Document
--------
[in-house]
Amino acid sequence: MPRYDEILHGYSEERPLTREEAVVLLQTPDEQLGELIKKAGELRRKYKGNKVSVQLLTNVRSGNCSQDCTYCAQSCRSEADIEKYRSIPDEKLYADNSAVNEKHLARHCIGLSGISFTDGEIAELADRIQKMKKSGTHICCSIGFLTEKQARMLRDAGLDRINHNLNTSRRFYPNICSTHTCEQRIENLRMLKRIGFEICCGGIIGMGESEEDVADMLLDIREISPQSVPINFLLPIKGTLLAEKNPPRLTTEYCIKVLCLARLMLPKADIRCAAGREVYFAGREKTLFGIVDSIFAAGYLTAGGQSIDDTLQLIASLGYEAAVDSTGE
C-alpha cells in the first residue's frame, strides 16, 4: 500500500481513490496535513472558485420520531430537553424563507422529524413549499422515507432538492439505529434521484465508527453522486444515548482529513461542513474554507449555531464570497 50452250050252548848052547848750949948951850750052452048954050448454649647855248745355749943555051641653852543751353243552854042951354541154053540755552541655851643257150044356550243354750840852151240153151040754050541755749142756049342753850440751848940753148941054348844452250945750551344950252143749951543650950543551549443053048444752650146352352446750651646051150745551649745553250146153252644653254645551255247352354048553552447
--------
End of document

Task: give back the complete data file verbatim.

[in-house]
Amino acid sequence: MPRYDEILHGYSEERPLTREEAVVLLQTPDEQLGELIKKAGELRRKYKGNKVSVQLLTNVRSGNCSQDCTYCAQSCRSEADIEKYRSIPDEKLYADNSAVNEKHLARHCIGLSGISFTDGEIAELADRIQKMKKSGTHICCSIGFLTEKQARMLRDAGLDRINHNLNTSRRFYPNICSTHTCEQRIENLRMLKRIGFEICCGGIIGMGESEEDVADMLLDIREISPQSVPINFLLPIKGTLLAEKNPPRLTTEYCIKVLCLARLMLPKADIRCAAGREVYFAGREKTLFGIVDSIFAAGYLTAGGQSIDDTLQLIASLGYEAAVDSTGE
C-alpha cells in the first residue's frame, strides 16, 4: 500500500481513490496535513472558485420520531430537553424563507422529524413549499422515507432538492439505529434521484465508527453522486444515548482529513461542513474554507449555531464570497 50452250050252548848052547848750949948951850750052452048954050448454649647855248745355749943555051641653852543751353243552854042951354541154053540755552541655851643257150044356550243354750840852151240153151040754050541755749142756049342753850440751848940753148941054348844452250945750551344950252143749951543650950543551549443053048444752650146352352446750651646051150745551649745553250146153252644653254645551255247352354048553552447